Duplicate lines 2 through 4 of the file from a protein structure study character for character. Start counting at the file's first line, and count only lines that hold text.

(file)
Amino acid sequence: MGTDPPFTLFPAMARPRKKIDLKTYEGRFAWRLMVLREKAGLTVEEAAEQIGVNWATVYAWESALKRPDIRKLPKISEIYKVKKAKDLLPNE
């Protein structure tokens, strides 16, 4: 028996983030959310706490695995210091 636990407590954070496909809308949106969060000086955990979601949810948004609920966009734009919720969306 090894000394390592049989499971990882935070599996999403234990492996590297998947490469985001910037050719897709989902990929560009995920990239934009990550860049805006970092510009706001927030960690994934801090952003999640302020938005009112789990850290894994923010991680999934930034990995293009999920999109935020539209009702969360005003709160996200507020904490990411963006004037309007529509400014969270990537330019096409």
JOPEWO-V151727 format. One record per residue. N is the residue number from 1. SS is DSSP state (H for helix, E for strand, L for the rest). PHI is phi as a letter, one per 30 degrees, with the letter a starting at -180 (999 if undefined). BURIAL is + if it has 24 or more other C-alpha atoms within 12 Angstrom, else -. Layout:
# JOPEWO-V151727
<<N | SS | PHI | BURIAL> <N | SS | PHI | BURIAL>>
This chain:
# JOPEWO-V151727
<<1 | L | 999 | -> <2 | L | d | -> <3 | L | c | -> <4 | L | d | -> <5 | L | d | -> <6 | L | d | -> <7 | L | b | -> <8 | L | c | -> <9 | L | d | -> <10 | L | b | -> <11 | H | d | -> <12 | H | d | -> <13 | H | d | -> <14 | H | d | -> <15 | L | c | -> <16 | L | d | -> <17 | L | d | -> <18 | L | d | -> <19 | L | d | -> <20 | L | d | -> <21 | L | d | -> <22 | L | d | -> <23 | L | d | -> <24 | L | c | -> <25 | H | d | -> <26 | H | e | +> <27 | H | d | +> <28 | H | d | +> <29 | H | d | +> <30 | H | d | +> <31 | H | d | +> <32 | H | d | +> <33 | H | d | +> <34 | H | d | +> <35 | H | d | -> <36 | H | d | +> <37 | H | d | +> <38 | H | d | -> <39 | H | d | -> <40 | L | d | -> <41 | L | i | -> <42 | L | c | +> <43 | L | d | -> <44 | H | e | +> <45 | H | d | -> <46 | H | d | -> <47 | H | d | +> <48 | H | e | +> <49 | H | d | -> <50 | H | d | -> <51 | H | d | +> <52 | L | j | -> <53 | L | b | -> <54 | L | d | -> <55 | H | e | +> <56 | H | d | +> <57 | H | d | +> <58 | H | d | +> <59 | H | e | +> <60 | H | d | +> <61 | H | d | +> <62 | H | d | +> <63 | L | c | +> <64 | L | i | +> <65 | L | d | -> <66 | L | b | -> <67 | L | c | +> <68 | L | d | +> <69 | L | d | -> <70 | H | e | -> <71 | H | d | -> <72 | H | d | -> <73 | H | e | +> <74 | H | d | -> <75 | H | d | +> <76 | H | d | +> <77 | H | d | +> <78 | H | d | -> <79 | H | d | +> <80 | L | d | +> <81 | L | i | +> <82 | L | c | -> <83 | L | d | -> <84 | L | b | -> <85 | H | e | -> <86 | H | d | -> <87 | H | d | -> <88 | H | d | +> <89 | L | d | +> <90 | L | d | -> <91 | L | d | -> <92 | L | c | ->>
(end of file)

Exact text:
């Protein structure tokens, strides 16, 4: 028996983030959310706490695995210091 636990407590954070496909809308949106969060000086955990979601949810948004609920966009734009919720969306 090894000394390592049989499971990882935070599996999403234990492996590297998947490469985001910037050719897709989902990929560009995920990239934009990550860049805006970092510009706001927030960690994934801090952003999640302020938005009112789990850290894994923010991680999934930034990995293009999920999109935020539209009702969360005003709160996200507020904490990411963006004037309007529509400014969270990537330019096409």
JOPEWO-V151727 format. One record per residue. N is the residue number from 1. SS is DSSP state (H for helix, E for strand, L for the rest). PHI is phi as a letter, one per 30 degrees, with the letter a starting at -180 (999 if undefined). BURIAL is + if it has 24 or more other C-alpha atoms within 12 Angstrom, else -. Layout:
# JOPEWO-V151727